What a difference a data repository makes: Six ways depositing data maximizes the impact of your science – The Official PLOS Blog

“1. You can’t lose data that’s in a public data repository…

2. Public data repositories support understanding, reanalysis and reuse…

3. Public data repositories facilitate discovery…

4. Public data repositories reflect the true value of data…

5. Public data demonstrates rigor…

6. Research with data in public data repositories attracts more citations…”


TRIPLE Conference 2021 “Empowering Discovery in Open Social Sciences and Humanities” November 22-24, 2021.

The goal of the conference is to create space for discussing the impact, benefits and challenges of discovery services for the social sciences and humanities (SSH) in the European research ecosystem.

We would like to bring together members of the Open Science and SSH communities (researchers, university and library staff) as well as other TRIPLE stakeholders such as publishers, science journalists, SMEs, public authorities and policy makers.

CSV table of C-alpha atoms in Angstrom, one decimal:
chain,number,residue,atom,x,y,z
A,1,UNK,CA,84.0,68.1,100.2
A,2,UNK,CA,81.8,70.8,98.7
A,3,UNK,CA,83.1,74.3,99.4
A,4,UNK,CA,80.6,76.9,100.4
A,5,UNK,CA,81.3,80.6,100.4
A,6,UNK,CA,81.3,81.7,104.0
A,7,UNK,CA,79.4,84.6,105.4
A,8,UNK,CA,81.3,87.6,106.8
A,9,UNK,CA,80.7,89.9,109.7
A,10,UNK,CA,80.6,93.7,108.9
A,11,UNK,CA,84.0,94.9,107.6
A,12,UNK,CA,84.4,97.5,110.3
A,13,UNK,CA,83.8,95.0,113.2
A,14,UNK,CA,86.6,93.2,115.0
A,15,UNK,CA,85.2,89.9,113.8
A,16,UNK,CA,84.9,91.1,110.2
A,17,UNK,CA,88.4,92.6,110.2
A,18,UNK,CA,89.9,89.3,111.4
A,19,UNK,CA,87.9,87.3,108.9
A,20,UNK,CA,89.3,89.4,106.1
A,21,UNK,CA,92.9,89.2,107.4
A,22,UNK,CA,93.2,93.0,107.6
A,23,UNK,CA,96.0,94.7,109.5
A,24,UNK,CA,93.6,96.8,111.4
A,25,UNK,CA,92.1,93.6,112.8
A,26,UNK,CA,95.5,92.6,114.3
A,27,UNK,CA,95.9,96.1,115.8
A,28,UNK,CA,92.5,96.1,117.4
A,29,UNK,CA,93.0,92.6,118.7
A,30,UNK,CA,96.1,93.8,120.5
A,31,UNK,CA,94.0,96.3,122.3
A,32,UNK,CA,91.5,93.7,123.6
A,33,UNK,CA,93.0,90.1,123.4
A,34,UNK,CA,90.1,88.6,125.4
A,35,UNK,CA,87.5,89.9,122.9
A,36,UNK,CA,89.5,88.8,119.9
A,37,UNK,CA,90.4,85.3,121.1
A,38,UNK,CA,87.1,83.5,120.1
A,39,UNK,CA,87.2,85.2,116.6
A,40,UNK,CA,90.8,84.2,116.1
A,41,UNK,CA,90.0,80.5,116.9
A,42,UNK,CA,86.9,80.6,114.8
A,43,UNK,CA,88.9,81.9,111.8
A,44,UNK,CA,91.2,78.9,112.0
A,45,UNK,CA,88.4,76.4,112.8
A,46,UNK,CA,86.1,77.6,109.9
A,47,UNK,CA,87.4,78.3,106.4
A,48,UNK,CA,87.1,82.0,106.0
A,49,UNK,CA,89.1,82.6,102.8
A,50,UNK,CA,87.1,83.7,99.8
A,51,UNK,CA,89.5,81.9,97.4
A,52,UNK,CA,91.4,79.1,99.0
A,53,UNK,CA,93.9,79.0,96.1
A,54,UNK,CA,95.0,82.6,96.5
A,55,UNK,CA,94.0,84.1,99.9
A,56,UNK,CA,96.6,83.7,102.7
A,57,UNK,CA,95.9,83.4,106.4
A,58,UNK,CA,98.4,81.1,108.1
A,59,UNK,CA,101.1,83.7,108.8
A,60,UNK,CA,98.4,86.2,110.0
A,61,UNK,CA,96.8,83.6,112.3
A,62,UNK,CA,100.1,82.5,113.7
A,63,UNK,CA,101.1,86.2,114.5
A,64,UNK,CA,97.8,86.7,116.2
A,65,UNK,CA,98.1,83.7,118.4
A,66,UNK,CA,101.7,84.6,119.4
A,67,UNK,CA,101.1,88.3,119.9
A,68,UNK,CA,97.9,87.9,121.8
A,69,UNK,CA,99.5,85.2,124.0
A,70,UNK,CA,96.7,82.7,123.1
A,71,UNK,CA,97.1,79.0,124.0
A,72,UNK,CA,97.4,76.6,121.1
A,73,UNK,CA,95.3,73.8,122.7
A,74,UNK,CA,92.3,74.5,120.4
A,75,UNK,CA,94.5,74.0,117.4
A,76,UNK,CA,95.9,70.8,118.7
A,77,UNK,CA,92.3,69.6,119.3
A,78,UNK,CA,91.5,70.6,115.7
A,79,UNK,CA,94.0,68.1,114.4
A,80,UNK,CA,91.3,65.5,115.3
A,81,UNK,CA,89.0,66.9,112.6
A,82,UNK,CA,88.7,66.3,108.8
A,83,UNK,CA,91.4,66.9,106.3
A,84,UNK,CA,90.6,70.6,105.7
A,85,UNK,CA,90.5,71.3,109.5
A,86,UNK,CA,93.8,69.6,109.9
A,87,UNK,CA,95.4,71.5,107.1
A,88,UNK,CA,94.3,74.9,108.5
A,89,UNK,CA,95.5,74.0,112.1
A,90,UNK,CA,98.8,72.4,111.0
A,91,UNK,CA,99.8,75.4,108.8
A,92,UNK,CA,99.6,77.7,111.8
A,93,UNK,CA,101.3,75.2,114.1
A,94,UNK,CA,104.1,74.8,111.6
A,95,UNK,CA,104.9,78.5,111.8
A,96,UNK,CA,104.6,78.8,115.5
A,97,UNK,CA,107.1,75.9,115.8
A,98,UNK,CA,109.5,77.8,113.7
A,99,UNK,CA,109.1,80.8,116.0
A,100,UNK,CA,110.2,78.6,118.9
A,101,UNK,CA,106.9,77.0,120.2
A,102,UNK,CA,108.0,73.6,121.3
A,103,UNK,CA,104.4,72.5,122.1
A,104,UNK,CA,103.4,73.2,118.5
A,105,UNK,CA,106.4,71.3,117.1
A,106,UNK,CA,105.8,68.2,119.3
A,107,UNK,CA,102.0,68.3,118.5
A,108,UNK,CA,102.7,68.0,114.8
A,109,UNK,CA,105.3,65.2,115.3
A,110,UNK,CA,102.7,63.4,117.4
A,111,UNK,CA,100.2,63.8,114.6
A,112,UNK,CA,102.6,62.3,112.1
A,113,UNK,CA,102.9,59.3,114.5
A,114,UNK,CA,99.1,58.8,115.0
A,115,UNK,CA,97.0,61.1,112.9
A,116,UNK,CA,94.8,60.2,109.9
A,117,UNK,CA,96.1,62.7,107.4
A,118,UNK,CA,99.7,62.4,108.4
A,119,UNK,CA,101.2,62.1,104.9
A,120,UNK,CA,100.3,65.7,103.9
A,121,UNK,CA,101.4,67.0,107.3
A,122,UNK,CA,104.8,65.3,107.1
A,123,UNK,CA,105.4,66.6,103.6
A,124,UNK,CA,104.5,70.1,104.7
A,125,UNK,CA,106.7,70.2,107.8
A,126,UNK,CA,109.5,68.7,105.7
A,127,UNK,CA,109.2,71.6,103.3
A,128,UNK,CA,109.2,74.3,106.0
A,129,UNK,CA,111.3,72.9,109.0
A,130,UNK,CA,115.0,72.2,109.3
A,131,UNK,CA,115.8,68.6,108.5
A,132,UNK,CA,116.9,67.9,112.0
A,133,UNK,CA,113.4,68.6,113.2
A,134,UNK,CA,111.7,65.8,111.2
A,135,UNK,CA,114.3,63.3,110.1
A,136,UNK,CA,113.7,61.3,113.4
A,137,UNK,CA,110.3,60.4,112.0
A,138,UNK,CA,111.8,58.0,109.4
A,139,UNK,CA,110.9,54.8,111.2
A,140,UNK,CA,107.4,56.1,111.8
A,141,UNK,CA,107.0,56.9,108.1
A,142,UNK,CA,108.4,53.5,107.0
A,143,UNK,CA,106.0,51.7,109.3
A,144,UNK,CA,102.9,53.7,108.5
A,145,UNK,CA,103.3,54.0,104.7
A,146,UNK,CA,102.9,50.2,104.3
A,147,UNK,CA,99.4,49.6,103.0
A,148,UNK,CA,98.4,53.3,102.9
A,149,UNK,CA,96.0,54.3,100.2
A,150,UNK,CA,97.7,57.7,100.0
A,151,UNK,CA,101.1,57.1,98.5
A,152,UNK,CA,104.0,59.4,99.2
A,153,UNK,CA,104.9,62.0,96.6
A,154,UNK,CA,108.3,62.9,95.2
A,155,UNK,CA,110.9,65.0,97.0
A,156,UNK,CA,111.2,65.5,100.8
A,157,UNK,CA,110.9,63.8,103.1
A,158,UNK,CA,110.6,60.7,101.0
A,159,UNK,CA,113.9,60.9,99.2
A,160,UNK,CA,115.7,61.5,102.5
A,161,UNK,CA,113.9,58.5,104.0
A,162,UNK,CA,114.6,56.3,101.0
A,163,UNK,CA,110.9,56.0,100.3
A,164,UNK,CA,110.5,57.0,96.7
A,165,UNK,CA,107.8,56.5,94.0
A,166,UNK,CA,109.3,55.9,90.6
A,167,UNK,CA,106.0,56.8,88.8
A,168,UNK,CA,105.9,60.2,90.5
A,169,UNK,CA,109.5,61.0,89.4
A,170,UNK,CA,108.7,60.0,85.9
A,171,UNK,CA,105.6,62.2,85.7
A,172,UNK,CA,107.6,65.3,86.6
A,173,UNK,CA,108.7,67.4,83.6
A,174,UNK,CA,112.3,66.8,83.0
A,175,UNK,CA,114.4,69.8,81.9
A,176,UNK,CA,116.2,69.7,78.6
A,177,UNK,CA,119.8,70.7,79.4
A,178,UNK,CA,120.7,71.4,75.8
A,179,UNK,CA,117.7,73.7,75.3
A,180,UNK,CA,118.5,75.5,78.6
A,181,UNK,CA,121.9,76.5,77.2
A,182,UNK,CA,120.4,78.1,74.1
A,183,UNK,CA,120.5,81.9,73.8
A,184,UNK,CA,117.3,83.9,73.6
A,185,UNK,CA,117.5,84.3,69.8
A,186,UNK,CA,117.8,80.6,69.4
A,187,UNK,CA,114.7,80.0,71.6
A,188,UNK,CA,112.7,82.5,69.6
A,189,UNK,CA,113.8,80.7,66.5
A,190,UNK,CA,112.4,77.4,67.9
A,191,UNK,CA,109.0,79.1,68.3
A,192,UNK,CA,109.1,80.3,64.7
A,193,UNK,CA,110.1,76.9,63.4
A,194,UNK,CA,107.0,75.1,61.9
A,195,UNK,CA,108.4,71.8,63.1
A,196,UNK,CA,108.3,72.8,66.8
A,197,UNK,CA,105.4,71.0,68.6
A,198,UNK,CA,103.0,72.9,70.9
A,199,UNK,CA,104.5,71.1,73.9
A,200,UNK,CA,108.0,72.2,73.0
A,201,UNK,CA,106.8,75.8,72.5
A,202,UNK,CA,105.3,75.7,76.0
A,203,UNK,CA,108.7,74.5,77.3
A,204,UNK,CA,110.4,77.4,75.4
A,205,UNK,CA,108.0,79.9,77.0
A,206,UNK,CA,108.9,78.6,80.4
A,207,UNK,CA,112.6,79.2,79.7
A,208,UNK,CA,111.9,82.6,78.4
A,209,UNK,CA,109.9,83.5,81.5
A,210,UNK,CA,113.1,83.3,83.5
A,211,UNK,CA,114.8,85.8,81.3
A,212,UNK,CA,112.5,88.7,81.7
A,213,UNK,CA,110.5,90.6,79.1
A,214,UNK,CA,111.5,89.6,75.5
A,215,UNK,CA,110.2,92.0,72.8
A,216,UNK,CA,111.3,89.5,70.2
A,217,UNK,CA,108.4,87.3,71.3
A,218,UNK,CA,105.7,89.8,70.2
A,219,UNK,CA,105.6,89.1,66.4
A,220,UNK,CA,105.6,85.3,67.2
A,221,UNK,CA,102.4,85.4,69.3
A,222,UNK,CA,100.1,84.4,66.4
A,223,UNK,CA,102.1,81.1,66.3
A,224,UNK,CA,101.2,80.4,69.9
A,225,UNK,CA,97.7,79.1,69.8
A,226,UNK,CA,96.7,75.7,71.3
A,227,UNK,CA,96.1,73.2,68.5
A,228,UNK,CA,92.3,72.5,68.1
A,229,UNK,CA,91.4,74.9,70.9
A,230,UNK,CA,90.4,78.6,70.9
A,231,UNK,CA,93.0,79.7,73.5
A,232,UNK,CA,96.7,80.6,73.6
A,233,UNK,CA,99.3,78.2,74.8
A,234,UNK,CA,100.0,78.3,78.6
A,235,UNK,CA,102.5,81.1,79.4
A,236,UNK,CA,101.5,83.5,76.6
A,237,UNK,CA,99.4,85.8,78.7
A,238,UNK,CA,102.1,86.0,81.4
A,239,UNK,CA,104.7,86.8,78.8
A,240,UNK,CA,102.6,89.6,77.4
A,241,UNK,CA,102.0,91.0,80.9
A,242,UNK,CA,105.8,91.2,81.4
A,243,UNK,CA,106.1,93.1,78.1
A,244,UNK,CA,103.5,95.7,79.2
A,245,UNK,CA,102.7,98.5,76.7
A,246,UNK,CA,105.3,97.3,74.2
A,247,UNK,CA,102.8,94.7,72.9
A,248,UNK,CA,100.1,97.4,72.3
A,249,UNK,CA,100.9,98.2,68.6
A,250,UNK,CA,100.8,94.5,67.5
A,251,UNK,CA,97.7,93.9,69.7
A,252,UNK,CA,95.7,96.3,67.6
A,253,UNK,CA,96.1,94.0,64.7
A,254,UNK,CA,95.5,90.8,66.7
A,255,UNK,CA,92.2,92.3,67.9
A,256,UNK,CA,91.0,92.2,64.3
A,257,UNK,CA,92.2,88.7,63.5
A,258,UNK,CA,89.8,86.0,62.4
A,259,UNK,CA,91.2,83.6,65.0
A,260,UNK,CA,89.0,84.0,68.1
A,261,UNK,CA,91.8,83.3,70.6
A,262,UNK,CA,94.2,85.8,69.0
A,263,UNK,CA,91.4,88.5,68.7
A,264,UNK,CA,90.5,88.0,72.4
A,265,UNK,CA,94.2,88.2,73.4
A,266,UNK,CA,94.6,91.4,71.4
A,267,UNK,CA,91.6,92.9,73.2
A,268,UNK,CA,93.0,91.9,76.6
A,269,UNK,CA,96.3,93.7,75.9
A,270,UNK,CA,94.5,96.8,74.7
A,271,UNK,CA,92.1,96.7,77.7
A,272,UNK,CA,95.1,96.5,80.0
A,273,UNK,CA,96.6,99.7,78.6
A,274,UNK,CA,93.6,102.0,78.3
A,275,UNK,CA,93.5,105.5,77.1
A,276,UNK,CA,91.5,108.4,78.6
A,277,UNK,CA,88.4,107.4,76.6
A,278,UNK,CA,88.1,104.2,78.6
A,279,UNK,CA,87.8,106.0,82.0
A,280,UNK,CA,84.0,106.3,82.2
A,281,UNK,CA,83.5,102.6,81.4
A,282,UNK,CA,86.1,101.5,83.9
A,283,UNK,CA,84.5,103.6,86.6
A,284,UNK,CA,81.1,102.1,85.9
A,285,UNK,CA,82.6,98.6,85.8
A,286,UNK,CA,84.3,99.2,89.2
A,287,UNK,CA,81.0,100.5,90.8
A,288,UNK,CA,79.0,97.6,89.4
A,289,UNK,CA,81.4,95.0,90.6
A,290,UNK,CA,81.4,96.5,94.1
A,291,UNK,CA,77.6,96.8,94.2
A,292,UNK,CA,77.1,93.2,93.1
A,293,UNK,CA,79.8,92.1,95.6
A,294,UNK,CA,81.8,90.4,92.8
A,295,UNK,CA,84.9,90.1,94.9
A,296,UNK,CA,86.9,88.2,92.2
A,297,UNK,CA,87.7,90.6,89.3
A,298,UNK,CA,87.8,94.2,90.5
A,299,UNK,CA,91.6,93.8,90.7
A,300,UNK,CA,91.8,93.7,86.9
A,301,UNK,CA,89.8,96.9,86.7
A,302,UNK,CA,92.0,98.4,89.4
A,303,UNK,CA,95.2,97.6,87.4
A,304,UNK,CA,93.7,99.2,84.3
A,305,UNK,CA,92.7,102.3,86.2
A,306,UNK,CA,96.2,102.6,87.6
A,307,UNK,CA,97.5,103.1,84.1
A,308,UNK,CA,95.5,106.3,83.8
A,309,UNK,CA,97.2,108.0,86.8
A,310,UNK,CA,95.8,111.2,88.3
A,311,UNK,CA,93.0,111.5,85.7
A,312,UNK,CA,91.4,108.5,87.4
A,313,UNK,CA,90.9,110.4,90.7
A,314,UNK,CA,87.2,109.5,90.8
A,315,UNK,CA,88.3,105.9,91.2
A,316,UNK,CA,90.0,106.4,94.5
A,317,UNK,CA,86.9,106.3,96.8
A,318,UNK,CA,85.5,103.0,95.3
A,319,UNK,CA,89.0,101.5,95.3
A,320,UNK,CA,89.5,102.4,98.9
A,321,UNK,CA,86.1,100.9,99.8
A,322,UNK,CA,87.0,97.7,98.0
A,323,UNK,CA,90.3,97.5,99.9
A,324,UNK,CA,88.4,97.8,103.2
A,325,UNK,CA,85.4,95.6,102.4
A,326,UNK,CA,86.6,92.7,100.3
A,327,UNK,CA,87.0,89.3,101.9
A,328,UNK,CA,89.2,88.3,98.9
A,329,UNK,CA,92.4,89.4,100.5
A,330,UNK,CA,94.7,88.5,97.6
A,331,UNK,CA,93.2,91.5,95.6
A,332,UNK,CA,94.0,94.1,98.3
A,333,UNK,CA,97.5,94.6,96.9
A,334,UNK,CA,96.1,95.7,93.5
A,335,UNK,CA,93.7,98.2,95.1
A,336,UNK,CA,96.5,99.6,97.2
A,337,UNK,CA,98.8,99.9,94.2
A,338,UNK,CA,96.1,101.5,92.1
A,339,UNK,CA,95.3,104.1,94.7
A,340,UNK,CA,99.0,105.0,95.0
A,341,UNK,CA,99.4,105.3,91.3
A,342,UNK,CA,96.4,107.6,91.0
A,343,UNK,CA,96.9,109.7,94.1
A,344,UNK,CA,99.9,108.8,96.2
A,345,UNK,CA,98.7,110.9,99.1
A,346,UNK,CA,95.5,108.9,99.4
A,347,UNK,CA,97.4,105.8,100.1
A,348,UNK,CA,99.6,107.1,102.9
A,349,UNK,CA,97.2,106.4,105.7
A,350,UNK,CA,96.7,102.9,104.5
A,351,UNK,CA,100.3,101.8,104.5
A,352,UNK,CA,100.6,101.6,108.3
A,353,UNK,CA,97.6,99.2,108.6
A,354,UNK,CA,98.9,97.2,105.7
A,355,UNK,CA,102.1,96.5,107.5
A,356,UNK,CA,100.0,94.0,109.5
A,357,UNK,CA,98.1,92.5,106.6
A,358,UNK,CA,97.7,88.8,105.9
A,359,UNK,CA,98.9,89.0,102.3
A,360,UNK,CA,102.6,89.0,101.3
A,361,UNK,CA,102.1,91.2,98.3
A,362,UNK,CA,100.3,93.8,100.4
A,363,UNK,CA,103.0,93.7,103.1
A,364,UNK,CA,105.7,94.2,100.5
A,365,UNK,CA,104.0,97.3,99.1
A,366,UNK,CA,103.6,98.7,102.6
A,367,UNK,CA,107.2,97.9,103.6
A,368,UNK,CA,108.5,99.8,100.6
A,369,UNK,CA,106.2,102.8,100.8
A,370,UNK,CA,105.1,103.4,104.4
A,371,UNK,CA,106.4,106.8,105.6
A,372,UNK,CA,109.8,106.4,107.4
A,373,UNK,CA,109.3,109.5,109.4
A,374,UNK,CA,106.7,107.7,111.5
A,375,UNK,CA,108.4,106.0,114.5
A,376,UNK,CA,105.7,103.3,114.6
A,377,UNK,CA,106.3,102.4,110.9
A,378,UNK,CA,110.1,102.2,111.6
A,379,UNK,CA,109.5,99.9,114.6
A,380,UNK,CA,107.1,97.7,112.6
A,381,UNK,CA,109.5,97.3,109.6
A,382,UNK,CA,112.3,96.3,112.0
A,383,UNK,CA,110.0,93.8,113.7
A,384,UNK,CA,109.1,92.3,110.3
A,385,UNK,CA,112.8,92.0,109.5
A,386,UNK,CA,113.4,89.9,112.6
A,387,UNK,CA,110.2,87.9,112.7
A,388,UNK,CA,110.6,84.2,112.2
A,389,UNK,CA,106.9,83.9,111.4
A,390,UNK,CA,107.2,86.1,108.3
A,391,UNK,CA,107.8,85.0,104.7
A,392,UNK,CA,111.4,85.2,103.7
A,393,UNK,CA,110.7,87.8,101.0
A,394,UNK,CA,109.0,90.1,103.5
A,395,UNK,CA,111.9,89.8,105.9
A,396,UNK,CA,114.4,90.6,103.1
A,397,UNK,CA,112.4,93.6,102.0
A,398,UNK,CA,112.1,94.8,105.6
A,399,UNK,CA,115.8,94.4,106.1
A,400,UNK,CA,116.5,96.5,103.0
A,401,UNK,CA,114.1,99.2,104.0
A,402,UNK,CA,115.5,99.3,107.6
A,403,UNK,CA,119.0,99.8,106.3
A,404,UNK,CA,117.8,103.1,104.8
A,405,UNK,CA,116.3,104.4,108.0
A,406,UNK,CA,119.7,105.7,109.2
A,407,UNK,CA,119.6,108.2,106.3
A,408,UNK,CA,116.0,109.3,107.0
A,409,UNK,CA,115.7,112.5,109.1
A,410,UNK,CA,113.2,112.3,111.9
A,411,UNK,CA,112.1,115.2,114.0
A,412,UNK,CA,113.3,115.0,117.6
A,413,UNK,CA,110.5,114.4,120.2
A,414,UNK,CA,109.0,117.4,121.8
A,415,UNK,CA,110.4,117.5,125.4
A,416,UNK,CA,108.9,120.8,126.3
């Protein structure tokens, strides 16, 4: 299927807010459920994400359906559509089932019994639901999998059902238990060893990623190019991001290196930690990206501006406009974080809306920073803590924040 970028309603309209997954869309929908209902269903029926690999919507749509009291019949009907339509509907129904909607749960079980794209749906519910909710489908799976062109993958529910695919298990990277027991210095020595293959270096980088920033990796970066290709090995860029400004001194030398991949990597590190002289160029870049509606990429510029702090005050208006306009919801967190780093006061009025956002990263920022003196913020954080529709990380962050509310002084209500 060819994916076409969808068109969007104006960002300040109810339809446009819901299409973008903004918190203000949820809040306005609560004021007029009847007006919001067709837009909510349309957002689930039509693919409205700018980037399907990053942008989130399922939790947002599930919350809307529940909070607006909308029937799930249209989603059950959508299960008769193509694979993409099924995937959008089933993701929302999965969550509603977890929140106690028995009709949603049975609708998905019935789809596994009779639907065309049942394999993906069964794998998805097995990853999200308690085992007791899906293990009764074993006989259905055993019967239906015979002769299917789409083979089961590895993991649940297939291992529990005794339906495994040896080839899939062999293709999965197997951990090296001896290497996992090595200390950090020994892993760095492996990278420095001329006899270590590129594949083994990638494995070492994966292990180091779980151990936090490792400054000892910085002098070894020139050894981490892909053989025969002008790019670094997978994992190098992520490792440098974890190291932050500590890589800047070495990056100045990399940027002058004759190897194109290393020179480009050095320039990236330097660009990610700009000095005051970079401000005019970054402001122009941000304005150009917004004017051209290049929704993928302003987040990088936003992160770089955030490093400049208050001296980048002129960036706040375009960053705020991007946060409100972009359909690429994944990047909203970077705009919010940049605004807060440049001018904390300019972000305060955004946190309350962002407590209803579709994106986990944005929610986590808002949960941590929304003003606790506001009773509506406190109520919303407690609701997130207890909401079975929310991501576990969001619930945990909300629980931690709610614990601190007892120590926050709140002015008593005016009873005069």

Topics include the nascent GoTriple platform – the innovative multilingual and multicultural discovery solution for the SSH –, crowdfunding in science, business models for Open Science and the role of SSH in the European Open Science Cloud (EOSC).

The Code4Lib Journal – Introducing SAGE: An Open-Source Solution for Customizable Discovery Across Collections

Abstract:  Digital libraries at research universities make use of a wide range of unique tools to enable the sharing of eclectic sets of texts, images, audio, video, and other digital objects. Presenting these assorted local treasures to the world can be a challenge, since text is often siloed with text, images with images, and so on, such that per type, there may be separate user experiences in a variety of unique discovery interfaces. One common tool that has been developed in recent years to potentially unite them all is the Apache Solr index. Texas A&M University (TAMU) Libraries has harnessed Solr for internal indexing for repositories like DSpace, Fedora, and Avalon. Impressed by frameworks like Blacklight at peer institutions, TAMU Libraries wrote an analogous set of tools in Java, and thus was born SAGE, the Solr AGgregation Engine, with two primary functions: 1) aggregating Solr indices or “cores,” from various local sources, and 2) presenting search facility to the user in a discovery interface.